Experimental archaeology and its uses

Figure 1: Metal working in the Museo Archeologico Etnologico in Modena. Photo by Andrea Moretti. https://exarc.net/issue-2019-1/ea/experimental-archaeology-who-does-it-what-use

            Experimental archaeology is defined as a sub-field of archaeology research that uses many strategies to imitate past events and attempt to better understand what happened (Paardekooper 2019). While experimental archaeology does have its limits in not working with real artifacts, it does have the unique advantage of attempting to repeat the processes that occurred in the past and gain knowledge through data and experience.

            Traditionally, this sub-field was one of the aspects of archaeology that is conducted scientifically by developing a hypothesis, conducting an experiment, and then analyzing the data to come to a conclusion. However, experimental archaeology has grown and taken on many forms now, such as being used as an outreach program. For example, researchers at the Stonehenge Visitor Center replicated a possible version of the creation of Stonehenge using wooden logs, ropes, simple mechanics, and community participation (Archaeology 2018) (Figure 2). Through this experiment, more questions about the creation of Stonehenge were developed, such as what were the environmental conditions when it was built? Researchers speculated that it could have been done when the ground was dry and hard, or the people may have dug the topsoil off to reach the hard and compact dirt. These hands-on experiences help inform the public of the importance of archaeology, while also bringing forth new research questions.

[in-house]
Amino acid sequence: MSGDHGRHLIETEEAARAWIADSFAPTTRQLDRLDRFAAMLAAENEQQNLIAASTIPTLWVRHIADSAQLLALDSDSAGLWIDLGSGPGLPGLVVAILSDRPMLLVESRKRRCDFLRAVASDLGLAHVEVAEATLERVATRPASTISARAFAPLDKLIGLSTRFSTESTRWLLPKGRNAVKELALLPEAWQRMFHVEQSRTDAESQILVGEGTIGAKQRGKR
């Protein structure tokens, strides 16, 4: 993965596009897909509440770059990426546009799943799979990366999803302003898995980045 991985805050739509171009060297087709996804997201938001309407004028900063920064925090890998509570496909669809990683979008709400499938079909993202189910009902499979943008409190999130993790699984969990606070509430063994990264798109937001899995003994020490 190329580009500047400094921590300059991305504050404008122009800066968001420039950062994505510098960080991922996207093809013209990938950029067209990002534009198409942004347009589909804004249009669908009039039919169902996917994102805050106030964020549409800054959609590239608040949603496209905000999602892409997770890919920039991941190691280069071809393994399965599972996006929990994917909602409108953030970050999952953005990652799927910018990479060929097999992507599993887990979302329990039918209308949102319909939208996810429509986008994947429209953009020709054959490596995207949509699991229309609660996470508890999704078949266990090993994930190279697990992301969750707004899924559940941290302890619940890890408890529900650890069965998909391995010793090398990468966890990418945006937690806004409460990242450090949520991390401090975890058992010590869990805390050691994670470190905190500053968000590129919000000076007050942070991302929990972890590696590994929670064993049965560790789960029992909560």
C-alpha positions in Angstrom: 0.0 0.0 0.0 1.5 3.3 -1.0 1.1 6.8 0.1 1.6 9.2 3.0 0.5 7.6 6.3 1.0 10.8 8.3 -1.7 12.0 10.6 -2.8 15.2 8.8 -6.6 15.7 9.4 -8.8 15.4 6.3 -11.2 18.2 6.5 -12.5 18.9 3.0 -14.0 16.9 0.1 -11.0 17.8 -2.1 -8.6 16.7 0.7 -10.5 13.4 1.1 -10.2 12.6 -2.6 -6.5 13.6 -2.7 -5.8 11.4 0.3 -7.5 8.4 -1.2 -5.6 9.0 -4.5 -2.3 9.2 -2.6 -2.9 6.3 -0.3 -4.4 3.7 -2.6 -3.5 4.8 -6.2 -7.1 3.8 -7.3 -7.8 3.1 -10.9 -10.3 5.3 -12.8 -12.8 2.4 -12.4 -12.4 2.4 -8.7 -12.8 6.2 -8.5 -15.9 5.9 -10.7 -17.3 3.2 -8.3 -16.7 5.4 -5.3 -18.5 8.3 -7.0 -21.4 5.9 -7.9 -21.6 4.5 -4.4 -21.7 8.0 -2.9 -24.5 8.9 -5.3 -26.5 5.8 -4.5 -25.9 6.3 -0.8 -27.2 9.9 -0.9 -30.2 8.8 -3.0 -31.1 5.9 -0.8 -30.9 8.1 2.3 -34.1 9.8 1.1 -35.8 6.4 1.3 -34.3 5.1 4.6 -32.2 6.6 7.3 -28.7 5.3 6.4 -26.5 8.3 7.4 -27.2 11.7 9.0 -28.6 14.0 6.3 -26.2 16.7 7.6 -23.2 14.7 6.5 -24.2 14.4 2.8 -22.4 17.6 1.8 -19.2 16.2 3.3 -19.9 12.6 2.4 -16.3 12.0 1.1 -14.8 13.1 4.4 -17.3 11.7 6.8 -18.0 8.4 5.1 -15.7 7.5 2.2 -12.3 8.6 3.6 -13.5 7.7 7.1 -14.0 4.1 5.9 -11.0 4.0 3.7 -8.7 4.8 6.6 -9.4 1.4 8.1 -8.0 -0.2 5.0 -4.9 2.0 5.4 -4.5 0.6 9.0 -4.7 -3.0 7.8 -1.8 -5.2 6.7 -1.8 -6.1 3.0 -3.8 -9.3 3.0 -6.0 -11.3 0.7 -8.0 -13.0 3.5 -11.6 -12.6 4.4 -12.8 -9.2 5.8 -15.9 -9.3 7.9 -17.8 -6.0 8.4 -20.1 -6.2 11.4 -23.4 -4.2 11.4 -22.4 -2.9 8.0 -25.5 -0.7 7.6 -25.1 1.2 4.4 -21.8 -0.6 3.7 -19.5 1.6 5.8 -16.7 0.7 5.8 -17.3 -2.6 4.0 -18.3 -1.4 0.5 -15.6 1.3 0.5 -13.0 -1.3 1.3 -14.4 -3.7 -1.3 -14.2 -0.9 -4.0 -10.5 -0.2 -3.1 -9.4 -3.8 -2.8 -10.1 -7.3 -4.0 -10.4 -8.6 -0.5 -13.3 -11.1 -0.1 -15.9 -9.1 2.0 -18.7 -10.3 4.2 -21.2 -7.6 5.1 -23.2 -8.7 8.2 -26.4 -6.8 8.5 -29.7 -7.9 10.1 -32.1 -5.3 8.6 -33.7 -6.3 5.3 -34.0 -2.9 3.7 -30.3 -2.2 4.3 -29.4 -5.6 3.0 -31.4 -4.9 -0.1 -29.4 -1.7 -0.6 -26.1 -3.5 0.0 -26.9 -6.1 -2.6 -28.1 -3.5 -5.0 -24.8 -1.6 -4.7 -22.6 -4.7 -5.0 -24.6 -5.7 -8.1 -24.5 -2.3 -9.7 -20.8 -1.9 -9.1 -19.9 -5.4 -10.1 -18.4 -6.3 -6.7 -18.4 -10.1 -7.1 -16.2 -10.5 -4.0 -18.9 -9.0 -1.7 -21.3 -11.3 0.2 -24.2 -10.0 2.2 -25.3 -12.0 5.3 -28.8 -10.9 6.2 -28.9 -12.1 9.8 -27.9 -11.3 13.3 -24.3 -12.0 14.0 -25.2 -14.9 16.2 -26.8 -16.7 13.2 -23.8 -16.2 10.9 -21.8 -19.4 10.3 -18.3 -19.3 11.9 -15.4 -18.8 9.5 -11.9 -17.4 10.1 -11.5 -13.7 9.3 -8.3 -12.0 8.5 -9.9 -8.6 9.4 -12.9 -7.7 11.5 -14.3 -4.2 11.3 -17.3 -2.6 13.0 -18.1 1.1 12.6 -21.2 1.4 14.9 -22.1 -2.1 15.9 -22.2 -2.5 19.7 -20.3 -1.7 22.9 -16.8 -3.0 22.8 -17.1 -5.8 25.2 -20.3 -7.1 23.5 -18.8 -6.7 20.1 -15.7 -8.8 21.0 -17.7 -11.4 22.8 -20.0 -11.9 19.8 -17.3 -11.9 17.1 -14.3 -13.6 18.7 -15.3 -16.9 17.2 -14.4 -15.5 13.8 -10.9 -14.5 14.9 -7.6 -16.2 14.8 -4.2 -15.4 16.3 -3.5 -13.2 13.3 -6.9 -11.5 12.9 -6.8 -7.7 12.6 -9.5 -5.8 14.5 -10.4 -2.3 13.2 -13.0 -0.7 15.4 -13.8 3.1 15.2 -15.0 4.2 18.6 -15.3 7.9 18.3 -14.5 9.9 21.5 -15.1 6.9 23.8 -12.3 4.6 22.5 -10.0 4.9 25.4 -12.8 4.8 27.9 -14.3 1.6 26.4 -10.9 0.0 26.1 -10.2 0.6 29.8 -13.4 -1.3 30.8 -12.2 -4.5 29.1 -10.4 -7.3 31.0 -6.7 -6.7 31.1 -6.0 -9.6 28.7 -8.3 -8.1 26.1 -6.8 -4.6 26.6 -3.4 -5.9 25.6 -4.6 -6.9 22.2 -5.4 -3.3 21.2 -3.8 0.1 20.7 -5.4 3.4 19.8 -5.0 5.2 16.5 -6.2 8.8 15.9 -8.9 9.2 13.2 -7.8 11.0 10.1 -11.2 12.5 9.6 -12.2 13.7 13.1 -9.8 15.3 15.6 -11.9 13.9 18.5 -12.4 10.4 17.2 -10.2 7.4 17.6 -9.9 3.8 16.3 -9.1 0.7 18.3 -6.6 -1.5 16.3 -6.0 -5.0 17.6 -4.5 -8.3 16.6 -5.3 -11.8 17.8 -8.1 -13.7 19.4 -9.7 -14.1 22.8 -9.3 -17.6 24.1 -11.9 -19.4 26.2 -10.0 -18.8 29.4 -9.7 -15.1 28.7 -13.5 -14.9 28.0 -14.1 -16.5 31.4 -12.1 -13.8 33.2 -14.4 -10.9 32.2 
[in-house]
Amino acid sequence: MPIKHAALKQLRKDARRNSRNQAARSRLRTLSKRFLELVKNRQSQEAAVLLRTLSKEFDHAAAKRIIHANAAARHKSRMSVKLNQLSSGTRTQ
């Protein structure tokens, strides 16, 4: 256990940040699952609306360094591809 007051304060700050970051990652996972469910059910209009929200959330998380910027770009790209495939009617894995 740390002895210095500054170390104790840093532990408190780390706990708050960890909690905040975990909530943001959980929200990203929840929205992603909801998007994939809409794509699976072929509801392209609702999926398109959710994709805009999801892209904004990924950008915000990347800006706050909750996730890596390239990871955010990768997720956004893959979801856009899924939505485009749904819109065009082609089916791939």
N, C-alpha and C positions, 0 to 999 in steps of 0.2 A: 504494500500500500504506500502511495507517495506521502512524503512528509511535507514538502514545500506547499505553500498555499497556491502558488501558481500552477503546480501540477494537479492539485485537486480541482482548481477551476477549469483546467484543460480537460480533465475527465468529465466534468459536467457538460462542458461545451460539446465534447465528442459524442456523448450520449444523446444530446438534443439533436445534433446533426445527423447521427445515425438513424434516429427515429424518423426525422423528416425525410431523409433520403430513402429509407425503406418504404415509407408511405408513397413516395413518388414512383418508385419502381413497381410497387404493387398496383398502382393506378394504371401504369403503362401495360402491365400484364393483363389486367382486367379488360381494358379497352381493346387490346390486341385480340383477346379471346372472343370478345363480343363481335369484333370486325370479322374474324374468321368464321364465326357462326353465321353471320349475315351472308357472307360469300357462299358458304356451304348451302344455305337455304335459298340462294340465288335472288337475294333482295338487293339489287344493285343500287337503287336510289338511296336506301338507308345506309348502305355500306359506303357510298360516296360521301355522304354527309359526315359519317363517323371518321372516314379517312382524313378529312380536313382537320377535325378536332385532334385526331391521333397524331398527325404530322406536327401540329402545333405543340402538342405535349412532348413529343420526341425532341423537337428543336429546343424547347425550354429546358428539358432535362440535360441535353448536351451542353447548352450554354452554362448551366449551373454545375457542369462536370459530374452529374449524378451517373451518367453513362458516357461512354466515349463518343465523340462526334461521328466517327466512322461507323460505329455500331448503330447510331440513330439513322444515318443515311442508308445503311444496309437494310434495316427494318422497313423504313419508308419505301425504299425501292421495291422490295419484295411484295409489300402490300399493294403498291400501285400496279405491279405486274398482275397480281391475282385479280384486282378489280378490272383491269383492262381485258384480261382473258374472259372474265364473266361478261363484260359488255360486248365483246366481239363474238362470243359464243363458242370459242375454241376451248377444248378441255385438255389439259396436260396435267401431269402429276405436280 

Figure 2: Imitating possible strategy for moving stones at Stonehenge Visitor Center. Photo by the English Heritage. https://the-past.com/feature/experimental-archaeology-at-stonehenge/

            Another example of experimental archaeology is the Butser Ancient Farm. The goal of this site is to study the agricultural and economic aspects of England during the period of 400 BC to 400 AD (Stone and Planel 1999). To better understand this topic, specific research programs cover different topics, such as experimental earthwork. Experimental earthwork is the study of replicating structures made from soil such as ditches, banks, and canals (Shaw 2007). In this specific study, a set of ditches and banks were recreated to see how they were effected by environmental conditions over intervals of four, seven, and ten years (Shaw 2007). Through this type of study, researchers can further understand how different layers of soil erode and settle over time. This allows them to identify what they are observing at a genuine site. Another benefit when modeling earthworks is understanding how artifacts are preserved in certain soil conditions. Through this work, archaeologists can recognize how much time it takes for certain materials to degrade and how quickly they need to excavate certain sites to preserve artifacts.

            Experimental archaeology has evolved to take on different forms with each having an important purpose. From social outreach programs to scientific studies, experimental archaeology is allowing archaeologists to better understand what they find and show the public the importance of their work.

Links of interest





Archaeology, Current. 2018. “Like a Rolling Stone: Experimental Archaeology at

            Stonehenge | The Past.” The Past. June 29, 2018. https://the-


Paardekooper, Roeland. 2019. “Experimental Archaeology: Who Does It, What Is the

            Use?” EXARC Journal, no. EXARC Journal Issue 2019/1 (February).



Shaw, Christine. 2007. “Site Publications.” Butser Ancient Farm Archive. 2007.


Stone, Edited Peter G, and Phillippe G Planel. 1999. “A Unique Research & Educational

            Establishment,” 10.

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